By Harry McCracken | Friday, September 17, 2010 at 1:11 pm
For owners of iPhones and iPod Touches, the latest major upgrade to the OS is version 4. For Android users, it’s 2.2 “Froyo.” Every iOS user with a compatible device can upgrade to 4.x at will, but Android types must wait until the wireless carrier they bought their phone from releases the Froyo update. And while every new iPhone and iPod Touch ships with iOS 4, there are still new Android devices arriving–such as Dell’s Streak–that run old versions of the software.
So how does that translate into percentages of users who get to enjoy the benefits of a current mobile operating system versus. those who are stuck on something at least slightly stale? Online advertising network Chitika, which publishes stats based on aggregate data about visitors to sites on its network, shared some relevant numbers with me.
Here are Chitika’s number for Android devices: Forty-three percent of users are on Froyo, which means that the majority are still running an old version of the OS.
And here are Chitika’s current numbers for the iPhone and iPod Touch–sixty-eight percent of users are on a 4.x version:
(For the sake of consistency, Chitika didn’t include the iPad–which will only get iOS 4.x in November–in the above numbers.)
iOS 4 had a head start on Froyo, but only a small one: Apple released it on June 21st. Google began pushing Froyo out to Nexus One owners on June 29th, and (some) other sellers of Android devices have followed in the weeks since.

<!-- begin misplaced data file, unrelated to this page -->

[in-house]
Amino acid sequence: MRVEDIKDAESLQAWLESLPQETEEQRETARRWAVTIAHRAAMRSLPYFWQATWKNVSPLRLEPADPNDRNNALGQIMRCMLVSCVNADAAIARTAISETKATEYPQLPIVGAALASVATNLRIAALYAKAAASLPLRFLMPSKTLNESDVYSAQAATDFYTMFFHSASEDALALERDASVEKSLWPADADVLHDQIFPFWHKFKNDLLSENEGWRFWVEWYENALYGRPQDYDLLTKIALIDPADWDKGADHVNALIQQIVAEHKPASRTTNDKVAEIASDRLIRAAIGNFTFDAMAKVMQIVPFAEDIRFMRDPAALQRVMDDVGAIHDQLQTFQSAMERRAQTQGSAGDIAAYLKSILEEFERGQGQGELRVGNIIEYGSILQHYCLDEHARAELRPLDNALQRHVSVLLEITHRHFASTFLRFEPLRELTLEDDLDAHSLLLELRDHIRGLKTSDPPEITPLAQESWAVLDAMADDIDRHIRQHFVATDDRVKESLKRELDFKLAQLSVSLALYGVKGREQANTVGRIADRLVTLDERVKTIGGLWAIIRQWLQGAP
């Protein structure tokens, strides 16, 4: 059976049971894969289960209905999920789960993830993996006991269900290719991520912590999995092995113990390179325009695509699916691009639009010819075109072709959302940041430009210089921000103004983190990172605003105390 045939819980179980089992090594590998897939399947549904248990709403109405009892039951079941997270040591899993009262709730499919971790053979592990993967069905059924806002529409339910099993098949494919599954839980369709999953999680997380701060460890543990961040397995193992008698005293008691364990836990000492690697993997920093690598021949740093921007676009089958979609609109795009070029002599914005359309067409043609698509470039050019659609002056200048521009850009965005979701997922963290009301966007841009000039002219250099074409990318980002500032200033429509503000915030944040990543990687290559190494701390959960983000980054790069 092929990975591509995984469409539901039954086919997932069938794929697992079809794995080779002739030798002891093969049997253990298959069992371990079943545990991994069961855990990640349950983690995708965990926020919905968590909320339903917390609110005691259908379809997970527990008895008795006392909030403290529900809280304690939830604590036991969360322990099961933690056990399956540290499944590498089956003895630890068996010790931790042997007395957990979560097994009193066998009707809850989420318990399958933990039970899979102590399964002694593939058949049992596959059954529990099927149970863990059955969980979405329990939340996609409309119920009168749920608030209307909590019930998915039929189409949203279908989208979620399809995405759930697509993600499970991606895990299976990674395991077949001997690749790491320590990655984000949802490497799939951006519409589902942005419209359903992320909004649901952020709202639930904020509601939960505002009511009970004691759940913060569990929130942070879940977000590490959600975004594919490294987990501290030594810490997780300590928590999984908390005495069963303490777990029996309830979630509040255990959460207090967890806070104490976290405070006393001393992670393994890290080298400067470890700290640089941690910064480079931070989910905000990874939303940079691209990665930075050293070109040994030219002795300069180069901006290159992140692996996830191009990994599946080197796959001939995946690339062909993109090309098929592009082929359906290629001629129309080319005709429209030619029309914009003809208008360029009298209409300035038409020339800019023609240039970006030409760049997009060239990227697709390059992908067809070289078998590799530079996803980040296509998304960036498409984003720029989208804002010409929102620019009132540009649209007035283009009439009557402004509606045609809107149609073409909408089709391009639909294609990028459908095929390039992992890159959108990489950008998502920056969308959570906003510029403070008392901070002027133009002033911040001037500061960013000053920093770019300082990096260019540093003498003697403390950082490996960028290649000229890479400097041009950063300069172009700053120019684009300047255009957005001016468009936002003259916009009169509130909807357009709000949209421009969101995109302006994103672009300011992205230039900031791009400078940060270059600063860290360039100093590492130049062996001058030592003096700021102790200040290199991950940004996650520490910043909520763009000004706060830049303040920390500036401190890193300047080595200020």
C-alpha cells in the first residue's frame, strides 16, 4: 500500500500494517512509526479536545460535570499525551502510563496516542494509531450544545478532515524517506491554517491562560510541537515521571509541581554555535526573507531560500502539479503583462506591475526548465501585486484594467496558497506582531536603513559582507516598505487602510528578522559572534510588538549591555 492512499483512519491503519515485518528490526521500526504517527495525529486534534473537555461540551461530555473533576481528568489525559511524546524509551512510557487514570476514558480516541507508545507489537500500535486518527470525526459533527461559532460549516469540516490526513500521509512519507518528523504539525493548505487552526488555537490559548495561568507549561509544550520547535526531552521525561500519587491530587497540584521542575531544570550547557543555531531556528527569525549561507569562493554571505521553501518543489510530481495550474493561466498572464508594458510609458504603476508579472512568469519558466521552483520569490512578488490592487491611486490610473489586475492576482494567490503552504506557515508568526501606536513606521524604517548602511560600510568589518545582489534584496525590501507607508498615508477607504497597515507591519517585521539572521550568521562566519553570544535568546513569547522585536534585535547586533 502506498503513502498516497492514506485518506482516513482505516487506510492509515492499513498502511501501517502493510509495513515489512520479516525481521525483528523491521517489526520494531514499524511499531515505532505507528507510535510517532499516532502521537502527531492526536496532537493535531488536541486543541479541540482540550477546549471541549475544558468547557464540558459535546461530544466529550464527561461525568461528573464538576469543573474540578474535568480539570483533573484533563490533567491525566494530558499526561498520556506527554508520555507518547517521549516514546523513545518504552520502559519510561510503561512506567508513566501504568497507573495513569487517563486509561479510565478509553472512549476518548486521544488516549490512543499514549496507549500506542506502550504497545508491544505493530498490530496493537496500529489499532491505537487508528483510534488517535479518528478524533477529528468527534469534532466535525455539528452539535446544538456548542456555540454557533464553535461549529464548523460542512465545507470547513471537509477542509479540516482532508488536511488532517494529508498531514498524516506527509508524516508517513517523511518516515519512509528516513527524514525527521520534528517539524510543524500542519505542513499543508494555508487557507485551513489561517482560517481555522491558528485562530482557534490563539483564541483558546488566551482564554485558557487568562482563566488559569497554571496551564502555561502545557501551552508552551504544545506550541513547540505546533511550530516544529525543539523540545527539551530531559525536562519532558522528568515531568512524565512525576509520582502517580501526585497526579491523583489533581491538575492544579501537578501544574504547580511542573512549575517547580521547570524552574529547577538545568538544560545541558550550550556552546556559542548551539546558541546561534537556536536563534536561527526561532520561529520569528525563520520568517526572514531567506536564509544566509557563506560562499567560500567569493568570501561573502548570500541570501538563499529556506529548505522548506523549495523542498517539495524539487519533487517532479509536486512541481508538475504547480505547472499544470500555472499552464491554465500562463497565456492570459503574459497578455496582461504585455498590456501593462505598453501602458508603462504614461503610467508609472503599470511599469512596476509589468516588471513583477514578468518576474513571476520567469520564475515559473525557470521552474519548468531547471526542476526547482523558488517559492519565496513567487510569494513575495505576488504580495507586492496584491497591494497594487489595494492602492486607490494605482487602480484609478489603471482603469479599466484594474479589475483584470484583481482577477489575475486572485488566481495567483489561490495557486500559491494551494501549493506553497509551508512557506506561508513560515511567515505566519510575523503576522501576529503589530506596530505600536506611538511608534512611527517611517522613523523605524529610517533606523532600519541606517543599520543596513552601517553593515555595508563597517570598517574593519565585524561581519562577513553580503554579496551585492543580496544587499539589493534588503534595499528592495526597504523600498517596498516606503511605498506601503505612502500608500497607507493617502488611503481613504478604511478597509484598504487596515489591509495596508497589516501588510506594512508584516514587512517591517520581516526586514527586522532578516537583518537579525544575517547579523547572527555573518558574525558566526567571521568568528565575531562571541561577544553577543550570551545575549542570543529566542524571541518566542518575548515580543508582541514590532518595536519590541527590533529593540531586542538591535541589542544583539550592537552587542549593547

It’s hard to do useful Apples-to-Androids comparisons here. For one thing, Apple and Google have different approaches to upgrades and version numbering: Apple does one major annual update and rolls the version number ahead by a full digit, while Google has been doing frequent, quite meaty upgrades without ratcheting the version number up to 3.0. We also don’t know how many of the stragglers can’t do an upgrade on their device and how many could but haven’t yet done so.
Even so, this seems like interesting proof of one benefit of Apple’s approach to hardware, software, and the integration thereof versus Google’s. If you own an iPhone or a Touch, you’re probably on the current platform. And if you own an Android device, you probably aren’t.